Bitcoin
$22,879.19
+10.97
Ethereum
$1,630.10
-1.47
Litecoin
$99.38
+3
DigitalCash
$63.22
+0.99
Monero
$166.43
+0.38
Nxt
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0
Ethereum Classic
$22.35
-0.31
Dogecoin
$0.09
-0

Analysis of crypto transaction fees suggests exchanges prefer to move in Bitcoin

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Crypto exchanges can earn revenue through various means, including lending to margin traders, liquidation fees, and on/off ramping charges. However, the core revenue generator remains taking a fee on transactions.

There are multiple types of transactions and, therefore, many types of transaction fees. When comparing different transaction fees on the Bitcoin and Ethereum chains, the data suggested exchanges prefer to use the former to transfer value internally.

Transaction fees

On-chain data provided by Glassnode and analyzed by CryptoSlate showed an erratic history for fees earned by exchanges on Bitcoin transactions.

The chart below features a considerable spike in fees towards the end of 2017, as BTC hit its $20,000 previous cycle peak.

The 2021 bull market saw another fee spike in April 2021, albeit significantly less than the 2017 bull, as BTC approached $65,000.

Strangely, the most recent bull market top, of $69,000 in Nov. 2021, was not accompanied by another fee spike, suggesting comparatively less exchange activity versus April 2021.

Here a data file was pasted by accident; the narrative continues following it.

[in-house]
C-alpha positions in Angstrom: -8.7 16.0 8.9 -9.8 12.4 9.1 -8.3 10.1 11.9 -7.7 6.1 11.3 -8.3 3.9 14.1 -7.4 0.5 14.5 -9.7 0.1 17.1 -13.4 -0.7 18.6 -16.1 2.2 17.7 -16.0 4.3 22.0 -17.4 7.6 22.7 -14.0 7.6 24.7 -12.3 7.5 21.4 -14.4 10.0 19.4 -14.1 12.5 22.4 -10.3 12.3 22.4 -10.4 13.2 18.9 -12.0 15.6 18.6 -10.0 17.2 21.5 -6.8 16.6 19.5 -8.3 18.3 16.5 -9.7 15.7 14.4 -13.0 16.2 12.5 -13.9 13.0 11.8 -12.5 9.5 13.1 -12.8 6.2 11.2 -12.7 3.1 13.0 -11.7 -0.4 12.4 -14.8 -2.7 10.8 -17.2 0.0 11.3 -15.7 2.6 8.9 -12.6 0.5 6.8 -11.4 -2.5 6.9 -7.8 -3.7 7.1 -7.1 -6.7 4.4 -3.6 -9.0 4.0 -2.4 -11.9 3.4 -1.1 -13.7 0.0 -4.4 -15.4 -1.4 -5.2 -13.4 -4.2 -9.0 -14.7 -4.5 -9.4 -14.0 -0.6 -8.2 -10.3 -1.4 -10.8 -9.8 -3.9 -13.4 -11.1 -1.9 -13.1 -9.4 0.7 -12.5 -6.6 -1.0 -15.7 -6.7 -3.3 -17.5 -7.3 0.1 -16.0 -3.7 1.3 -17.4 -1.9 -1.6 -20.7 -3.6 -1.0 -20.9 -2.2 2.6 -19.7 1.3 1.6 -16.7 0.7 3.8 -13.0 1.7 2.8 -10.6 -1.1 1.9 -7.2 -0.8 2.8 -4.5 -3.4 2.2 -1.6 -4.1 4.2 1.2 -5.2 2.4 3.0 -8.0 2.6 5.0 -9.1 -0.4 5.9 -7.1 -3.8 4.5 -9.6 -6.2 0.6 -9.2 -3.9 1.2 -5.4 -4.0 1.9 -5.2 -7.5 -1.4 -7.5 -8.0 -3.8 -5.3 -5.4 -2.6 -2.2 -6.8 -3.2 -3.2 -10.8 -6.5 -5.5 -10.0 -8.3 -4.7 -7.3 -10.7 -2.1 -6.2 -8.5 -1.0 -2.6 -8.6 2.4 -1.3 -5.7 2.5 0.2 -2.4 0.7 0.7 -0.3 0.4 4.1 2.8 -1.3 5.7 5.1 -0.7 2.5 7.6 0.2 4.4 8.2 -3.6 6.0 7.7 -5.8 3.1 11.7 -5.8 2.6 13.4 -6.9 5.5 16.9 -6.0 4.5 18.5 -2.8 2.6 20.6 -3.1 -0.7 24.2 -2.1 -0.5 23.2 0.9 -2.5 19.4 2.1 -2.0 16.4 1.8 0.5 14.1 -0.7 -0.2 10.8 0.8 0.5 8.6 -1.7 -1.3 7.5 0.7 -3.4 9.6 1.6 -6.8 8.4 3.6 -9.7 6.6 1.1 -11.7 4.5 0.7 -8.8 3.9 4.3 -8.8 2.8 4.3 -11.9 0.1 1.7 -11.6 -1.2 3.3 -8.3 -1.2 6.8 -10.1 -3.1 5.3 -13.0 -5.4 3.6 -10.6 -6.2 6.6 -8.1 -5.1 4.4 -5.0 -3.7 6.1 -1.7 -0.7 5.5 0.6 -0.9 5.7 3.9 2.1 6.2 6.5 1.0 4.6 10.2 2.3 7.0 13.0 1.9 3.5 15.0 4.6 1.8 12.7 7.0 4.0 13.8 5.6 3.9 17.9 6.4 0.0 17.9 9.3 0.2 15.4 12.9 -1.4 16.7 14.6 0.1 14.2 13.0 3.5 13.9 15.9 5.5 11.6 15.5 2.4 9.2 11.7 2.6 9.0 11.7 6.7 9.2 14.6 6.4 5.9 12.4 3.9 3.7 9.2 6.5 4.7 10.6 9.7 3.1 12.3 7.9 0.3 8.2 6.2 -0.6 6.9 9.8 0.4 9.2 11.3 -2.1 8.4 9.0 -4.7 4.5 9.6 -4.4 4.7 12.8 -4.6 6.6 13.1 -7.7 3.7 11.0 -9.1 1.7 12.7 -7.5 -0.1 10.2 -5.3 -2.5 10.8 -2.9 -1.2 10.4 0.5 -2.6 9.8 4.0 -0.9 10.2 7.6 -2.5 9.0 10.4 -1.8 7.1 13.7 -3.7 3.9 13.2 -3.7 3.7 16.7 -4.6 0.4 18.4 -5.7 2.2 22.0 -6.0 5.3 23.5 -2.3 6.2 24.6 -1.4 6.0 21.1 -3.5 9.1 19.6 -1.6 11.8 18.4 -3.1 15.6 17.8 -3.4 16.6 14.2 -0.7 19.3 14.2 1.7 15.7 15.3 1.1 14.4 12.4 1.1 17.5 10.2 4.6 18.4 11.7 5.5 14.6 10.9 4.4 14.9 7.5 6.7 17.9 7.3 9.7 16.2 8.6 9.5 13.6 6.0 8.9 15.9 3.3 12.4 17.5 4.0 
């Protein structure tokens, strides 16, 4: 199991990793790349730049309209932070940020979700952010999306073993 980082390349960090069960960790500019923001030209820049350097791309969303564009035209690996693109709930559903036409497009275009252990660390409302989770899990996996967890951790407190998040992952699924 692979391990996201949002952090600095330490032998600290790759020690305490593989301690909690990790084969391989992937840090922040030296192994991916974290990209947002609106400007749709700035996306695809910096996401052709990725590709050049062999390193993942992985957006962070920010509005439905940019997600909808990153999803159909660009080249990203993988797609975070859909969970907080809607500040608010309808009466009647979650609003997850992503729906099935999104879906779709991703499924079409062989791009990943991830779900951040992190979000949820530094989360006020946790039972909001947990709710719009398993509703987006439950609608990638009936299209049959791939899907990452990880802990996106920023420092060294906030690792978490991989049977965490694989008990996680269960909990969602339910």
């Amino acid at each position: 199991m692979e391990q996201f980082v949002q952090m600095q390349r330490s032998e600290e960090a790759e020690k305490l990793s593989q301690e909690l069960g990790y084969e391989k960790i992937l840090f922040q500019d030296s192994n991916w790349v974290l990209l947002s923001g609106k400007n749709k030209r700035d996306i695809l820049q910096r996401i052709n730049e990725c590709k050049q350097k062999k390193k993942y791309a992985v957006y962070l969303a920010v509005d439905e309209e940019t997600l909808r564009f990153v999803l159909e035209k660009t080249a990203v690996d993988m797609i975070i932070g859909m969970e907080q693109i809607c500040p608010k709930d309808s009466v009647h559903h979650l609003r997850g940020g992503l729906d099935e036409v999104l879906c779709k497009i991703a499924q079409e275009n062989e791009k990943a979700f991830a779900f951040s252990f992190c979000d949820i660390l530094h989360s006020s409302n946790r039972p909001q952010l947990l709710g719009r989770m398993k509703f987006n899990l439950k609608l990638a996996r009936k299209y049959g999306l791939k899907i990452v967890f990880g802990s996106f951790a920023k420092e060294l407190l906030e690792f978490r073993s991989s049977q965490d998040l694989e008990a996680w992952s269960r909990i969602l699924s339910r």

Since April 2021, fees through Bitcoin transactions have sunk significantly and remain truncated.

Bitcoin: Total Exchange Transaction Fees
Source: Glassnode.com

Bitcoin: Exchange Fee Dominance

The Exchange Fee Dominance metric is defined as the percentage of total transaction fees paid in relation to on-chain exchange activity. This is further split into the type of transaction that earned the fee as follows:

  • Deposits: Transactions that include an exchange address as the receiver of funds.
  • Withdrawals: Transactions that include an exchange address as the sender of funds.
  • In-House: Transactions that include addresses of a single exchange as both the sender and receiver of funds.
  • Inter-Exchange: Transactions that include addresses of (distinct) exchanges as both the sender and receiver of funds.

The chart below shows Bitcoin transaction fees made up 36% of all exchange revenue sources related to BTC. This is further split:

  • Deposits – 21%
  • Withdrawals – 4%
  • In-House – 10%
  • Inter-Exchange – 1%

Over the past five years, the categories of Deposits and In-House have grown exponentially.

Bitcoin: Exchange Fee Dominance
Source: Glassnode.com

Ethereum: Exchange Fee Dominance

Analysis of Ethereum’s Exchange Fee Dominance paints a very different picture. Currently, Ethereum transaction fees account for 5% of exchange revenue sources related to ETH.

Withdrawals make up the most significant category of transaction fee type, which has been the case since July 2017.

The relative lack of In-House fees compared to Bitcoin suggests exchanges prefer not to use ETH when transferring funds between internal wallets.

Ethereum: Exchange Fee Dominance
Source: Glassnode.com

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